We are in very interesting phase of time. One side, there are PE funds who are sitting on large amounts of funds, not knowing where to invest. On the other side, there are large number of companies (especially in listed space) starving for funds as almost all the fund-raising channels were shut out. Literally speaking, there is no activity in IPO, FPO, QIP, ADR and GDR markets for the companies to raise funds. To summarise, there is large supply of money desperate for investing. And, there is large demand for money desperate for being invested. But still, deal making is still slow with no bridge being built between the supply and demand.
Consistently, Limited Partners (LPs) are complaining that Indian General Partners (GPs) are not generating healthy returns. And, the GPs are attributing the reasons like lukewarm investment returns to a hypothesis that India is slowing and there are no exciting investment opportunities in India. Is that entirely true? Were there really no money-making opportunities in India in the past 3-4 years? Let’s analyse this.
Case study of 2009
For instance, on March 1, 2009, the total market capitalisation of Indian capital markets was about $581 billion. Within 10 months, by December 31, 2009, the market capitalisation went up to S$ 1,304 billion. So, that’s an accretion in market capitalisation to the tune of about $723 billion. Of this, 58 per cent stake is owned by promoters. Hence, of this accretion, about $420 billion belongs to the promoter group. The remaining $305 billion wealth accretion belongs to investor community. That’s true. Just feel it: wealth accretion to the tune of $ 305 billion in 10 months. Such moments of 2009 can be called as “magical moments” or “multi-billion dollar moments”. They may not be regular events. But, they do come. Those are the moments to act.
This wealth creation has happened right at the time when most of the funds were very much present in the game and have been “looking for” wealth creation. Some of the funds have taken advantage of those “irrational panic” moments of 2009. However, most of the funds couldn’t benefit from those moments. When there was wealth accretion of $305 billion in a matter of 10 months, one expects that the “lion’s share” must have been earned by the savvy sophisticated investors such as private equity (PE) funds. Despite being PE funds, several of them have the mandate for pursuing the public equity investing for certain percentage of the total funds. So, this wealth creation of 2009 was very much in the reach of these funds. This is a classic case of “error of omission”.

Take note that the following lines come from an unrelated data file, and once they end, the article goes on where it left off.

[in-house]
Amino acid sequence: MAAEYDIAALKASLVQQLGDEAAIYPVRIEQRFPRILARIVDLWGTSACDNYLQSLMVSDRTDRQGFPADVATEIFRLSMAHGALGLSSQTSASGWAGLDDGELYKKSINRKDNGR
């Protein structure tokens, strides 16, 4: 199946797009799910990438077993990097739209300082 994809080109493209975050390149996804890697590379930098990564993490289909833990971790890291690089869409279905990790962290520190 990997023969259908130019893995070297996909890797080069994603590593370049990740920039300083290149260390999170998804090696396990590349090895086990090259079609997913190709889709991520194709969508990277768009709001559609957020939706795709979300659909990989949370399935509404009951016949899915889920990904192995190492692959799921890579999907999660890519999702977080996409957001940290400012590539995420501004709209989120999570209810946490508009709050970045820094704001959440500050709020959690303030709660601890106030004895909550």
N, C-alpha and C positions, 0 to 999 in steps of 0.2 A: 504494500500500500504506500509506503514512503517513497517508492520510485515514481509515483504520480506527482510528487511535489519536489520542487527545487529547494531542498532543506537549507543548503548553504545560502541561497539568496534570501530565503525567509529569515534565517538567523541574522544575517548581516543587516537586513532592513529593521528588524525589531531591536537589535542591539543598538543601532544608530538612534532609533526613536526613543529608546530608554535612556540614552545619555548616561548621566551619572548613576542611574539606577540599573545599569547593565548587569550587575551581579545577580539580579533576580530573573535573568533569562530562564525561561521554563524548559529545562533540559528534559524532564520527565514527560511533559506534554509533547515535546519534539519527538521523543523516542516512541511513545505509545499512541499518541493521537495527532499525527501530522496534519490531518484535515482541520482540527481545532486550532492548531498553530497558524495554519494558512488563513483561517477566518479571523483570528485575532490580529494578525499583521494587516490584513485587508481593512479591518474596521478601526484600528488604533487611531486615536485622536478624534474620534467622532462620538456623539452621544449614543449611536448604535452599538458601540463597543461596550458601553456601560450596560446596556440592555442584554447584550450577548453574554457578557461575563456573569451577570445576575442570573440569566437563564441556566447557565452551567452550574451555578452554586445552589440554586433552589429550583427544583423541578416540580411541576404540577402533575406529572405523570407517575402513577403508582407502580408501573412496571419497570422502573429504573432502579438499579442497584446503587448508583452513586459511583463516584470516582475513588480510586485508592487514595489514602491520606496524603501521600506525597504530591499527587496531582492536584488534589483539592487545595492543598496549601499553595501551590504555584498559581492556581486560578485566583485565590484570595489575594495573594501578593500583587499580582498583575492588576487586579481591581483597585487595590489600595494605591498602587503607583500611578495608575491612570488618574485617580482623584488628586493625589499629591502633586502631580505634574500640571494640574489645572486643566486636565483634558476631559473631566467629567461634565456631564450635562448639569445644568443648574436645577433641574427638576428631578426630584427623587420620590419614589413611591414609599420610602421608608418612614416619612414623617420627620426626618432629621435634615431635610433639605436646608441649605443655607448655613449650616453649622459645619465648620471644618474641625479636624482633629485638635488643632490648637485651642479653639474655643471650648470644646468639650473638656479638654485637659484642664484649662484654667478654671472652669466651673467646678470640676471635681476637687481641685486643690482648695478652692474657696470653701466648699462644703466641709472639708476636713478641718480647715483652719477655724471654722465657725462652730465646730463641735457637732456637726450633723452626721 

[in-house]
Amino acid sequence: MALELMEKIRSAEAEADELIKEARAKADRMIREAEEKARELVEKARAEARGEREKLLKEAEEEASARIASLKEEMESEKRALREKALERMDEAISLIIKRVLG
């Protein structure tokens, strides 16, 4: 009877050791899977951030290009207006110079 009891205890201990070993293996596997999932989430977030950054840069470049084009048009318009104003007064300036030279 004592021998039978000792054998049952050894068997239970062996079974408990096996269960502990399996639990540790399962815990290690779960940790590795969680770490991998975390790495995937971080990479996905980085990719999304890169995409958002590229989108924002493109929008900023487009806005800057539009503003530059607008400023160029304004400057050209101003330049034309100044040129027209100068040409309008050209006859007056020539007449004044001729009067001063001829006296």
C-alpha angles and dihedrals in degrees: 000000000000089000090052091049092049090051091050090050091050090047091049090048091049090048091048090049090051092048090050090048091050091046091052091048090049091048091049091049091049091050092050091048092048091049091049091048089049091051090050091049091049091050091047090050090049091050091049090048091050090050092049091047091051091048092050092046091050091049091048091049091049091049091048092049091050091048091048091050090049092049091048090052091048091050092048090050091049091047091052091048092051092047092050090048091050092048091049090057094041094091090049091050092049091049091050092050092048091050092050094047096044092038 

Error of Omission
There are two kinds of errors. One is “error of commission”, wherein something shouldn’t be done but has been done. The impact of this will be tangible and visible. Second is “error of omission”, wherein something should have been done, but have not been done. The impact of this will be invisible. But, that doesn’t mean that was not an error. So, private equity funds not participating in the 2009 magical moments is a classic case of “error of omission”. One can always make an argument that listed space is not PE fund domain and they are not in the business of timing the market, etc. But, the fact still remains that it was an “error of omission”.
Learning of 2009
Keeping this fact into account, I strongly believe that public market-focused funds must prepare this time for those magical moments. Similarly, the private equity funds shall also not miss those magical moments to the tune of their share of public market focus. If the economy is not doing well and is not expected to do well in the coming few quarters/years, it becomes all the more imperative that the players in the fund managing business have to focus more on the market “mispricing” opportunities. The capital markets tend to move from “irrational panic” to “irrational exuberance” many a times, in the process producing significant “lumpy returns”. It is another matter, how much of this one would they be able to capture. If one is not fully prepared for those magical moments, then get ready for one more “error of omission”. Every time, India’s slowdown may not be the sole reason for underperformance. One can convert India’s slowdown as an opportunity.
Capturing the magical moments
The idea of the article is not to say that traditional private equity can’t produce healthy returns, but it is to highlight the fact that active persuasion of “public equity” investments can be truly rewarding. This needs special focus and razor-sharp analysis by a well qualified team with experience and exposure in the capital markets. Having the right mindset and right team who has made their hands dirty with intensified capital market exposure can enable to capture those “magical moments”.
(Jagannadham Thunuguntla is Head of Research at SMC Global Securities)